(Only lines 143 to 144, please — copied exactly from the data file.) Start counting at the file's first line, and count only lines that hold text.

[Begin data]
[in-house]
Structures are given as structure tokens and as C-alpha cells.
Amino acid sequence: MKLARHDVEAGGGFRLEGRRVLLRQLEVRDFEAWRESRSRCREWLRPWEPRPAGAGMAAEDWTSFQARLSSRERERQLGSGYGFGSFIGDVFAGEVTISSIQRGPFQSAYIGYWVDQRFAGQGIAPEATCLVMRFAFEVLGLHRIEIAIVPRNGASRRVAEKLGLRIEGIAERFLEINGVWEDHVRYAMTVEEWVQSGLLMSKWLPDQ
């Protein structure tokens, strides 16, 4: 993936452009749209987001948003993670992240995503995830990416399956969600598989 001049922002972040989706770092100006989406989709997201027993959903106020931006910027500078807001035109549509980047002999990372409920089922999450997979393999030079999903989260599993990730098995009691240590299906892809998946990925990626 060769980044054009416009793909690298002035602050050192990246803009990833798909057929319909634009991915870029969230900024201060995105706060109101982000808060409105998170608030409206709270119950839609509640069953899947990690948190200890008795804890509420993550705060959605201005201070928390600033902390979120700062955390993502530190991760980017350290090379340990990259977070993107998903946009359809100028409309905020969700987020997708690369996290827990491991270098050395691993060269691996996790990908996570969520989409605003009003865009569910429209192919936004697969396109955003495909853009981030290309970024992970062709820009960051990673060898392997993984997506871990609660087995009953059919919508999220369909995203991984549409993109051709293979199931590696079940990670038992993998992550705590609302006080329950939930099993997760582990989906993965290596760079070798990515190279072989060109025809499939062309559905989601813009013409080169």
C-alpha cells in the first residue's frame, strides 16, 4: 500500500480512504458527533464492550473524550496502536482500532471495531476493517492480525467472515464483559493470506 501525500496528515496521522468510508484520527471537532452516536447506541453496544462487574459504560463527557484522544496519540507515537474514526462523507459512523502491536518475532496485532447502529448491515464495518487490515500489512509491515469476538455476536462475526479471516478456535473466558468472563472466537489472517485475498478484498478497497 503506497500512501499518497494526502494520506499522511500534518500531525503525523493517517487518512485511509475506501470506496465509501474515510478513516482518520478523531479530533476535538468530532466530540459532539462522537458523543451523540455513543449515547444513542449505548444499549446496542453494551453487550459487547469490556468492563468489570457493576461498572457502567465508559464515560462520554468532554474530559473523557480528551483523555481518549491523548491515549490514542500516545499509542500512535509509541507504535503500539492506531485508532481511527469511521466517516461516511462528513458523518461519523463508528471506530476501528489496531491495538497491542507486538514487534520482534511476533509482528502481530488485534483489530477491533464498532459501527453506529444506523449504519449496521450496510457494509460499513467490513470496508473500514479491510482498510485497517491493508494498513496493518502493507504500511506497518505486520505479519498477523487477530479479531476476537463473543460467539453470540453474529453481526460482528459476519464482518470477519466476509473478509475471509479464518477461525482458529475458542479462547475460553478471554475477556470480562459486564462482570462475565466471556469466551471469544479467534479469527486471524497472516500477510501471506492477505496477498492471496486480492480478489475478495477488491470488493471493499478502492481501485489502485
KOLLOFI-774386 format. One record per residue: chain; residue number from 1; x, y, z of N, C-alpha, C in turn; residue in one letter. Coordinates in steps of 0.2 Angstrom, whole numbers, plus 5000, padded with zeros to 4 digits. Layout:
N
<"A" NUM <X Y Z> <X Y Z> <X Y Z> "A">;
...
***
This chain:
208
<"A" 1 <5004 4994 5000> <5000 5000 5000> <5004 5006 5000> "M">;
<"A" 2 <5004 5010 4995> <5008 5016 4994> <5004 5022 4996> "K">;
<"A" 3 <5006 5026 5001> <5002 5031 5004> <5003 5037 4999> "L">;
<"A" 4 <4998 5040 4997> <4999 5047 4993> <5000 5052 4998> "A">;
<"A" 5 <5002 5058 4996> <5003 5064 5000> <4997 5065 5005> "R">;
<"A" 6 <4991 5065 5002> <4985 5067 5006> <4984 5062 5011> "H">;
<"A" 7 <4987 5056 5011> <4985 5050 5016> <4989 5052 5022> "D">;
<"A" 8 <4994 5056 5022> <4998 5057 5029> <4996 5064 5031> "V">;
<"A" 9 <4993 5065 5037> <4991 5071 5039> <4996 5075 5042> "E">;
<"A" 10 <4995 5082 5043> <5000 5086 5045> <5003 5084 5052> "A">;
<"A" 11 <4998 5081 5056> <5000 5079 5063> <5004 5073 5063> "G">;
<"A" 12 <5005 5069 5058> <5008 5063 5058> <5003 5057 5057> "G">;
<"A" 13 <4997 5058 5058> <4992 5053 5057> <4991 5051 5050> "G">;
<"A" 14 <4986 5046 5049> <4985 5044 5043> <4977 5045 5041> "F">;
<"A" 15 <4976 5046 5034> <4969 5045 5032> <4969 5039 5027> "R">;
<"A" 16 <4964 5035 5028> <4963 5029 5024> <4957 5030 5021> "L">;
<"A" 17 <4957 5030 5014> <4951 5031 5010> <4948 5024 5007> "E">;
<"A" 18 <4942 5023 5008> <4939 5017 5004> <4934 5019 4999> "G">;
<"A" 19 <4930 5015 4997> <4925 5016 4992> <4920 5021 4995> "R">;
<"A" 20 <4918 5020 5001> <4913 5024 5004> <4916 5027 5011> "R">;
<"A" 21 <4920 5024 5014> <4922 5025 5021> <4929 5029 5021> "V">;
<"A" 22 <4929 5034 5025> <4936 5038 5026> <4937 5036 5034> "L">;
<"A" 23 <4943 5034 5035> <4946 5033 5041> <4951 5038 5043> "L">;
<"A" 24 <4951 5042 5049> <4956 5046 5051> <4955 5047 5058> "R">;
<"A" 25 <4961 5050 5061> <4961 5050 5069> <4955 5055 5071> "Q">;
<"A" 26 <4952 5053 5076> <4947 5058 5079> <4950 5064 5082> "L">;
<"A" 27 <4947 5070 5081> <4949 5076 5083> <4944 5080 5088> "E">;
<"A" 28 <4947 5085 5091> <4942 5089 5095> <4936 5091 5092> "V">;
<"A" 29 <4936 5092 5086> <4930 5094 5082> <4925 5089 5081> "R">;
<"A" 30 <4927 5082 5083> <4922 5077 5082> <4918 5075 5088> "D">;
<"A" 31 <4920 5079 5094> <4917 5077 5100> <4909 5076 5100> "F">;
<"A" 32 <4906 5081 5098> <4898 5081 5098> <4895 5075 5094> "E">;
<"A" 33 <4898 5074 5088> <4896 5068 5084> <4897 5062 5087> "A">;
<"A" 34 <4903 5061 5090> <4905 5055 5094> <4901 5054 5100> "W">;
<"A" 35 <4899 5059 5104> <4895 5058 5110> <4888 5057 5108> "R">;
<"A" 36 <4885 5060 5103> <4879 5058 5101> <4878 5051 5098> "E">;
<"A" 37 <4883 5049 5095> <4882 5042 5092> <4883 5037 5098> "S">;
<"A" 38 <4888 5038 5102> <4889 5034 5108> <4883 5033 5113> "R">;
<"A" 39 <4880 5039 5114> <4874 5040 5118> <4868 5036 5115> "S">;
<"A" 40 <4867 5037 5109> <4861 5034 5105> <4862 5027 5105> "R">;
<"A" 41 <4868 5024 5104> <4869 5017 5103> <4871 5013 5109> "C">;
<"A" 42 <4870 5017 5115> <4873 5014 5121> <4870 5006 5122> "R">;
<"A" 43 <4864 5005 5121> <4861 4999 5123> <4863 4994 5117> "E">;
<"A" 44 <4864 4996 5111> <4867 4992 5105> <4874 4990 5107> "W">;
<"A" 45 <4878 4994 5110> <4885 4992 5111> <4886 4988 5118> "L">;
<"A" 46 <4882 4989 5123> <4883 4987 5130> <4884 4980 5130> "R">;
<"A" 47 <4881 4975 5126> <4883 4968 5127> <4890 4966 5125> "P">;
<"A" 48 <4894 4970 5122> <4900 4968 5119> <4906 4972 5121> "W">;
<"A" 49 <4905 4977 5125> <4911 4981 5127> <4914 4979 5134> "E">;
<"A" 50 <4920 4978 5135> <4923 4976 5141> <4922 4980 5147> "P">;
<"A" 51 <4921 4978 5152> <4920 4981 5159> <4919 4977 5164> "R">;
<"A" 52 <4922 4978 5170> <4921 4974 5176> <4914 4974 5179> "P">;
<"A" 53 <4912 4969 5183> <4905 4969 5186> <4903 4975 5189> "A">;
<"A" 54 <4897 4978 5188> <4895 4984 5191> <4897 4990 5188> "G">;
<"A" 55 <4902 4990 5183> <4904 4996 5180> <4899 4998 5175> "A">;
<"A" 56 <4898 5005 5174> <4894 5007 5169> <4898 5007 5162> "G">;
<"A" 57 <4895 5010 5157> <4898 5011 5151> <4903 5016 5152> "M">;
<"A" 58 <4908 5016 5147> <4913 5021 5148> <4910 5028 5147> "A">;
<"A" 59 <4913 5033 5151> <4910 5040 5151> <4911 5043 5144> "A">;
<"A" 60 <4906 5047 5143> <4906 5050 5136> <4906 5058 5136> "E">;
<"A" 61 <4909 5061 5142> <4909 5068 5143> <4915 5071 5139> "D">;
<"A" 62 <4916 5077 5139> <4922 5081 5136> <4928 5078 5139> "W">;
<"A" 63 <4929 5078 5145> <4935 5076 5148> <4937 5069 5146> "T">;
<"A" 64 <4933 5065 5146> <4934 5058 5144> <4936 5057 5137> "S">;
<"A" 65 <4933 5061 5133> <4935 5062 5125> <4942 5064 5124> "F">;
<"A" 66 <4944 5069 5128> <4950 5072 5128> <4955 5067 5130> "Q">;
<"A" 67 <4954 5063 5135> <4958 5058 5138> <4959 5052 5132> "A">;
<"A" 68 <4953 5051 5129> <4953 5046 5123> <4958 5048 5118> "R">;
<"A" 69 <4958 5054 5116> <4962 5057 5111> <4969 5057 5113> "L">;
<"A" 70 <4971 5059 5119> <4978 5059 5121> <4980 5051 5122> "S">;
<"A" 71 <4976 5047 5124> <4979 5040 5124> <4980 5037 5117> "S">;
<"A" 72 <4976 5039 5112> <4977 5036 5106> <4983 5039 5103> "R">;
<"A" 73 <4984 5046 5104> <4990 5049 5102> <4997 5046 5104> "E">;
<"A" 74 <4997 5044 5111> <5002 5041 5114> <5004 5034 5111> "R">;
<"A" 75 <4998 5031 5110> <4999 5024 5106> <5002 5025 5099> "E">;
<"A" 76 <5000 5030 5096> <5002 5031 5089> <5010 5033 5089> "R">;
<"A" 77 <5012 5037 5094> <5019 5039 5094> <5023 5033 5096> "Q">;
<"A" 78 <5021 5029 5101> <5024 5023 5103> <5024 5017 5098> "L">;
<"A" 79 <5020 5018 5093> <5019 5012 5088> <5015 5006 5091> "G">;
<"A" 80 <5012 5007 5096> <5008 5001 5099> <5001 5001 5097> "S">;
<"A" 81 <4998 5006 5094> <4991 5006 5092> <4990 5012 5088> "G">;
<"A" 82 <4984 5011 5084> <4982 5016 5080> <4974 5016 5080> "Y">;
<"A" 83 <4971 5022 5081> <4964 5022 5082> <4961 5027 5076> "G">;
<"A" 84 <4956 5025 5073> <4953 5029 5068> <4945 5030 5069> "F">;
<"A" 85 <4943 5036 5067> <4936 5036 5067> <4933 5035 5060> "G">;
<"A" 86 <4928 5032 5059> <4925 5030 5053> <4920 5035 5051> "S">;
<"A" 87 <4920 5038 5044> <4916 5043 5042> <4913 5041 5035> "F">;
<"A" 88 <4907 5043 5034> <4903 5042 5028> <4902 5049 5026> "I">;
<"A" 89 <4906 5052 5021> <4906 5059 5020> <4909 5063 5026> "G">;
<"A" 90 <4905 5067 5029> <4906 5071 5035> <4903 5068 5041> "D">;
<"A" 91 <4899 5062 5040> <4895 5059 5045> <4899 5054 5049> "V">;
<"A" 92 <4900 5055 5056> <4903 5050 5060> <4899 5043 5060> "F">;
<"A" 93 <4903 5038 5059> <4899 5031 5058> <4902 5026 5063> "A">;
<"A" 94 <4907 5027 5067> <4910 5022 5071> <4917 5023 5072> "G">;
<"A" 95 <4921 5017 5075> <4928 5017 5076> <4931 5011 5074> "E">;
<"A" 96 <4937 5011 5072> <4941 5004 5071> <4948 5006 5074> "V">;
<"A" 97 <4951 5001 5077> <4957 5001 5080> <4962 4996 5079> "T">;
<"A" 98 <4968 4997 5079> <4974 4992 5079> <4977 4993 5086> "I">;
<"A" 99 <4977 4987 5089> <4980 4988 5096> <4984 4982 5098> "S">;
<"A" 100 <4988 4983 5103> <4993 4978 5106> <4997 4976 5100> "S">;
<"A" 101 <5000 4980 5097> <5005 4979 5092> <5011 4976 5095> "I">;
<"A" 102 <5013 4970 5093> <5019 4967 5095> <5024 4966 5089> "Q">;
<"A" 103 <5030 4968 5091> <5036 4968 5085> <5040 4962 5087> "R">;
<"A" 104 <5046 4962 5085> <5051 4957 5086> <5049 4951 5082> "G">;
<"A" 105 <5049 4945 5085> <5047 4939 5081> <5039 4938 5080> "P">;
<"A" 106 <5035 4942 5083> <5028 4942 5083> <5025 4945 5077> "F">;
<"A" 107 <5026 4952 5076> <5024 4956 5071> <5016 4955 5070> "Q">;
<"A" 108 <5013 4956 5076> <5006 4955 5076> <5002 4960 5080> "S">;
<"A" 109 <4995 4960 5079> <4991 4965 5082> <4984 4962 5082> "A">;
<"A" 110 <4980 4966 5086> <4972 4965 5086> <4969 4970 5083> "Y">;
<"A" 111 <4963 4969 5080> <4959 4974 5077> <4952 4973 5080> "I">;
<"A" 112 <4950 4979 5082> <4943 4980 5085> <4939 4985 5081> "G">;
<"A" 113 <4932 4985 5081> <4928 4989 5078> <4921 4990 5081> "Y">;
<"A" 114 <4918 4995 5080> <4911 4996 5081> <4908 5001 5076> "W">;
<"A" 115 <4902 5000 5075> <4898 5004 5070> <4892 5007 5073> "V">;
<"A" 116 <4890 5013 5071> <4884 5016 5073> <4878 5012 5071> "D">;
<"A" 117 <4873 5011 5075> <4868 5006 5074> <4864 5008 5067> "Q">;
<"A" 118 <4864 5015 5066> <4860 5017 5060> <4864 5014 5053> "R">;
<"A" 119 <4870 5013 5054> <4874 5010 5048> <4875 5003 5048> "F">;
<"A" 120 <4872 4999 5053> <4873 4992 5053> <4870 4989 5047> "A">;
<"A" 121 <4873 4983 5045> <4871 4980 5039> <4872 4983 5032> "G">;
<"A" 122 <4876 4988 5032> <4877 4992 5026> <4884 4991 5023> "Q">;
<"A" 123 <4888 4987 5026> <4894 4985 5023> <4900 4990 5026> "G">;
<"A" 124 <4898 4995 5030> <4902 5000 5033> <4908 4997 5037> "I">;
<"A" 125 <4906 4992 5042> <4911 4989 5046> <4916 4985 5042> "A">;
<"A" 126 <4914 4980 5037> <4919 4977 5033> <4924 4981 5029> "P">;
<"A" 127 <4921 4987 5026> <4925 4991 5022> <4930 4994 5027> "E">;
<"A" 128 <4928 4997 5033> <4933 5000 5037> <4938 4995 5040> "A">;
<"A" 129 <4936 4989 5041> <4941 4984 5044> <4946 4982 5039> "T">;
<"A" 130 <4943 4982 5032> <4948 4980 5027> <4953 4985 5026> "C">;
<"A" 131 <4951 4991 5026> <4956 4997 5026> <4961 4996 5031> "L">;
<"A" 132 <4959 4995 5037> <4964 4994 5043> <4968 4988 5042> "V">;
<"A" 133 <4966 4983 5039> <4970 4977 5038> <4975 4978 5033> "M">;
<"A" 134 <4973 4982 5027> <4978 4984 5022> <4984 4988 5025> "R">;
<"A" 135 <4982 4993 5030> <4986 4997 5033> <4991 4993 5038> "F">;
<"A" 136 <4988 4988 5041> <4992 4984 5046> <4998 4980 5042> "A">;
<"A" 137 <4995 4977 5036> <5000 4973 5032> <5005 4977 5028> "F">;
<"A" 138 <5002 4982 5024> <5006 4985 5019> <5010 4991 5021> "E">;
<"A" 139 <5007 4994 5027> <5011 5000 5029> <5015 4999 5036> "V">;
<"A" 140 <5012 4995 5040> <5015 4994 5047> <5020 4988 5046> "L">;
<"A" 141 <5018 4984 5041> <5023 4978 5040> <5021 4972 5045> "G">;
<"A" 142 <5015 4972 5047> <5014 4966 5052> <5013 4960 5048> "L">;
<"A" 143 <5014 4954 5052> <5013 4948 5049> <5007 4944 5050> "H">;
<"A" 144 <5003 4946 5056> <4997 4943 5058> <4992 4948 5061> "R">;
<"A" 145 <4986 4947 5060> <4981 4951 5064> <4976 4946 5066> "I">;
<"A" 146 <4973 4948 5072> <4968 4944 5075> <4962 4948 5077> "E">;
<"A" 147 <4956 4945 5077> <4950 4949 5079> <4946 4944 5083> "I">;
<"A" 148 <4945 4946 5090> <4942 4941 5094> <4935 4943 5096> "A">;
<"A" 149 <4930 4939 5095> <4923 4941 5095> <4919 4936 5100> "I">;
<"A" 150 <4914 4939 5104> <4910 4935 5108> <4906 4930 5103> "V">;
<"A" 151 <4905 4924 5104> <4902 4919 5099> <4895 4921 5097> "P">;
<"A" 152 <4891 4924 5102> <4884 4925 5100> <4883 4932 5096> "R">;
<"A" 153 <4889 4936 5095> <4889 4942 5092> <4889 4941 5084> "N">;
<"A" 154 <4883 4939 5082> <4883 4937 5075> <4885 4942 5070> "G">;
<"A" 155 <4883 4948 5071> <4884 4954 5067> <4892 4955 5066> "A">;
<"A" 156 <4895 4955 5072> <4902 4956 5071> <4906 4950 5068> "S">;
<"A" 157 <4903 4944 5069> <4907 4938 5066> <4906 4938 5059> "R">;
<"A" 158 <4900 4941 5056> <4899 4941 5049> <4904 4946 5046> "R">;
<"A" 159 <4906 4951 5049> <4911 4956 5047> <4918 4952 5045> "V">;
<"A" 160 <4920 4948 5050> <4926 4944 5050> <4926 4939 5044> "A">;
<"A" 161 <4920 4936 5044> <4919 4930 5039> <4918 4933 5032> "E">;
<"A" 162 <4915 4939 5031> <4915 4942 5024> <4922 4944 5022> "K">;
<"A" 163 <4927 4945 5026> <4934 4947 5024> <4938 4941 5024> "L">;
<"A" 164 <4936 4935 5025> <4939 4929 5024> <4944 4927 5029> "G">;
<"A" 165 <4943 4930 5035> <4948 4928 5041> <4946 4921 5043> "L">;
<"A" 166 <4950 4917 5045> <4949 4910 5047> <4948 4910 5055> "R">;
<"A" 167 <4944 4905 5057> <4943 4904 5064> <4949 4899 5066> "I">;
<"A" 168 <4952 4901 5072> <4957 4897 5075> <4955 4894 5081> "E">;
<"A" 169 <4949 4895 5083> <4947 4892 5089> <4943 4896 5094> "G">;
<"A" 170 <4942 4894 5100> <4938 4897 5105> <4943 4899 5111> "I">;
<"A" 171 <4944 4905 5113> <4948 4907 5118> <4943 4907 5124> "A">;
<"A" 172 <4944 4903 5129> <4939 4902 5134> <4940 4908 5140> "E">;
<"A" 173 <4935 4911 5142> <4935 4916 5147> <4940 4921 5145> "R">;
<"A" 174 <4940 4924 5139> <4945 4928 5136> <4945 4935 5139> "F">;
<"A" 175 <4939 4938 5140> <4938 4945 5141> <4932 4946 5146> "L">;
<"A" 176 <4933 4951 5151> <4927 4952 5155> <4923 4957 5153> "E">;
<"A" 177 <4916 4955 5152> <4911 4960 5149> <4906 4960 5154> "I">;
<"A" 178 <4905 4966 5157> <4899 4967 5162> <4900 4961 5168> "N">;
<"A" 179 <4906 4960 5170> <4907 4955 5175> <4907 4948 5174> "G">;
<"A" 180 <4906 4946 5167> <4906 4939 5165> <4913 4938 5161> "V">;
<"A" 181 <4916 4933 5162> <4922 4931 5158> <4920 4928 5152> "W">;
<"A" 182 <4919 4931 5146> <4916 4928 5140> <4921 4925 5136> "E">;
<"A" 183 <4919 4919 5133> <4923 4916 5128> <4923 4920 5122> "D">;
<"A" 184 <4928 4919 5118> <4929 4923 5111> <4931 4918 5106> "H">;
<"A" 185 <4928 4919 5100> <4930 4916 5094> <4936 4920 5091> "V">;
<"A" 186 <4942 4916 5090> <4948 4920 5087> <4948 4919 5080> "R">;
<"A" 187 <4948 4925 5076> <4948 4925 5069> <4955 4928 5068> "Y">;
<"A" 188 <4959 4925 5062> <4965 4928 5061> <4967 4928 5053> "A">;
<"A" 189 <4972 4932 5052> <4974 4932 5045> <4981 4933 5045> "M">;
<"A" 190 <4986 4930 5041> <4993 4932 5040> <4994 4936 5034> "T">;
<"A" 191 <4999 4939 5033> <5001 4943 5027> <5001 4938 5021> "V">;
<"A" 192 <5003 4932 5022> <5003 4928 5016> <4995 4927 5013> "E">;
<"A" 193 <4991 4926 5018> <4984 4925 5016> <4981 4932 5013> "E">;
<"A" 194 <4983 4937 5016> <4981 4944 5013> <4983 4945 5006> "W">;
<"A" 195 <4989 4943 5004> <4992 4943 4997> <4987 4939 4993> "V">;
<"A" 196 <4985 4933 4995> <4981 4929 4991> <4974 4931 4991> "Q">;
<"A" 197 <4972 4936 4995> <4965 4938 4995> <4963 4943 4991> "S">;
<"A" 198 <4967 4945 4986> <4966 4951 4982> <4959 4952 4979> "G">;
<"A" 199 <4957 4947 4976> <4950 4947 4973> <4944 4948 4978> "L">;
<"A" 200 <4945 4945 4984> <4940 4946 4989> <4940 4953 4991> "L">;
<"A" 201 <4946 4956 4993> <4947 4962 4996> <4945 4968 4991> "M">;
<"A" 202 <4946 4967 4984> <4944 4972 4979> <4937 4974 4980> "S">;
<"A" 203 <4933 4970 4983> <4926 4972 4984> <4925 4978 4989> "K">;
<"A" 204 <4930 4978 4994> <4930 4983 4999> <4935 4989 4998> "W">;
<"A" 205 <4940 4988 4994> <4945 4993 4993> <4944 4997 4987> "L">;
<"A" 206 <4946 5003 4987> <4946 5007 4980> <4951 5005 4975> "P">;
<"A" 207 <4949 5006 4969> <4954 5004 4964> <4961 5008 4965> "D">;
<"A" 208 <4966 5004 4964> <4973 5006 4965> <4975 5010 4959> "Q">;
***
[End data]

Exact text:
<"A" 131 <4951 4991 5026> <4956 4997 5026> <4961 4996 5031> "L">;
<"A" 132 <4959 4995 5037> <4964 4994 5043> <4968 4988 5042> "V">;